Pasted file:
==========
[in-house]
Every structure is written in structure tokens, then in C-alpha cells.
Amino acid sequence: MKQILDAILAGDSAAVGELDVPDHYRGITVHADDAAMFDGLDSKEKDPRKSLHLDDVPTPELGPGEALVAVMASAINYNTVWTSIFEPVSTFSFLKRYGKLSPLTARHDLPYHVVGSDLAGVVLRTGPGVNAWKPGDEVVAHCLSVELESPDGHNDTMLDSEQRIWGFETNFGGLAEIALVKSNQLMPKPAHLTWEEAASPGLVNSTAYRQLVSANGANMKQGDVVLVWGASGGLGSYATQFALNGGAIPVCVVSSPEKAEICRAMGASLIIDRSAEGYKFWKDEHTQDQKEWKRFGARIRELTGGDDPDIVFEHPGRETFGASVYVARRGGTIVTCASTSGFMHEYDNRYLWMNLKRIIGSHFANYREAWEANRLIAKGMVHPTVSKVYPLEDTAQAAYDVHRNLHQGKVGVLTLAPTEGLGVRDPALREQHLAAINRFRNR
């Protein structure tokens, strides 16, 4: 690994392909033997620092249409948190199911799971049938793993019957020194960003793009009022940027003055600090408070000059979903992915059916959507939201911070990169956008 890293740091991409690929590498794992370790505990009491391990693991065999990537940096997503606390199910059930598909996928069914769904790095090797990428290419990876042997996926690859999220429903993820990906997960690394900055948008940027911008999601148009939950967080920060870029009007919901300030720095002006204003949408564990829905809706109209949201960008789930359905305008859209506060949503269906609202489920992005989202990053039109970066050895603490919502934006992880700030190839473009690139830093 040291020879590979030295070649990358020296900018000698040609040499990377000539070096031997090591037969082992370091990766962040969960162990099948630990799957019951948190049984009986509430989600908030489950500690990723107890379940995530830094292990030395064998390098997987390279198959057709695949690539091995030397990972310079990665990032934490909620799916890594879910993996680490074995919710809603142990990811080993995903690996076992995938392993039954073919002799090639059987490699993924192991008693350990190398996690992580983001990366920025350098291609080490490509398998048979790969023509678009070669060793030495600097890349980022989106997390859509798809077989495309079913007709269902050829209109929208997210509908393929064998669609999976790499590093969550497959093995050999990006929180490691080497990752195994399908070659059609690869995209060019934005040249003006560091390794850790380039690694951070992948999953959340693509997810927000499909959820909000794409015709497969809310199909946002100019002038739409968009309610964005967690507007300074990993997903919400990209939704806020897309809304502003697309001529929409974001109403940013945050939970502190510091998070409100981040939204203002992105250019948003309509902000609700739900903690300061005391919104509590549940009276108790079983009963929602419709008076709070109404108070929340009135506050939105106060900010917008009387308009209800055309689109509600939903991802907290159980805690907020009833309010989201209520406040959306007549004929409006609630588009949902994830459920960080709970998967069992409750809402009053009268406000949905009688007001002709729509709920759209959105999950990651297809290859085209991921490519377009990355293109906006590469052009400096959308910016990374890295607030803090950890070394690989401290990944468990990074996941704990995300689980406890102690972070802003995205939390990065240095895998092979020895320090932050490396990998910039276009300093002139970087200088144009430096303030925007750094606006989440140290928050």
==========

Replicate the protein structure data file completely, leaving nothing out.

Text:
[in-house]
Every structure is written in structure tokens, then in C-alpha cells.
Amino acid sequence: MKQILDAILAGDSAAVGELDVPDHYRGITVHADDAAMFDGLDSKEKDPRKSLHLDDVPTPELGPGEALVAVMASAINYNTVWTSIFEPVSTFSFLKRYGKLSPLTARHDLPYHVVGSDLAGVVLRTGPGVNAWKPGDEVVAHCLSVELESPDGHNDTMLDSEQRIWGFETNFGGLAEIALVKSNQLMPKPAHLTWEEAASPGLVNSTAYRQLVSANGANMKQGDVVLVWGASGGLGSYATQFALNGGAIPVCVVSSPEKAEICRAMGASLIIDRSAEGYKFWKDEHTQDQKEWKRFGARIRELTGGDDPDIVFEHPGRETFGASVYVARRGGTIVTCASTSGFMHEYDNRYLWMNLKRIIGSHFANYREAWEANRLIAKGMVHPTVSKVYPLEDTAQAAYDVHRNLHQGKVGVLTLAPTEGLGVRDPALREQHLAAINRFRNR
């Protein structure tokens, strides 16, 4: 690994392909033997620092249409948190199911799971049938793993019957020194960003793009009022940027003055600090408070000059979903992915059916959507939201911070990169956008 890293740091991409690929590498794992370790505990009491391990693991065999990537940096997503606390199910059930598909996928069914769904790095090797990428290419990876042997996926690859999220429903993820990906997960690394900055948008940027911008999601148009939950967080920060870029009007919901300030720095002006204003949408564990829905809706109209949201960008789930359905305008859209506060949503269906609202489920992005989202990053039109970066050895603490919502934006992880700030190839473009690139830093 040291020879590979030295070649990358020296900018000698040609040499990377000539070096031997090591037969082992370091990766962040969960162990099948630990799957019951948190049984009986509430989600908030489950500690990723107890379940995530830094292990030395064998390098997987390279198959057709695949690539091995030397990972310079990665990032934490909620799916890594879910993996680490074995919710809603142990990811080993995903690996076992995938392993039954073919002799090639059987490699993924192991008693350990190398996690992580983001990366920025350098291609080490490509398998048979790969023509678009070669060793030495600097890349980022989106997390859509798809077989495309079913007709269902050829209109929208997210509908393929064998669609999976790499590093969550497959093995050999990006929180490691080497990752195994399908070659059609690869995209060019934005040249003006560091390794850790380039690694951070992948999953959340693509997810927000499909959820909000794409015709497969809310199909946002100019002038739409968009309610964005967690507007300074990993997903919400990209939704806020897309809304502003697309001529929409974001109403940013945050939970502190510091998070409100981040939204203002992105250019948003309509902000609700739900903690300061005391919104509590549940009276108790079983009963929602419709008076709070109404108070929340009135506050939105106060900010917008009387308009209800055309689109509600939903991802907290159980805690907020009833309010989201209520406040959306007549004929409006609630588009949902994830459920960080709970998967069992409750809402009053009268406000949905009688007001002709729509709920759209959105999950990651297809290859085209991921490519377009990355293109906006590469052009400096959308910016990374890295607030803090950890070394690989401290990944468990990074996941704990995300689980406890102690972070802003995205939390990065240095895998092979020895320090932050490396990998910039276009300093002139970087200088144009430096303030925007750094606006989440140290928050």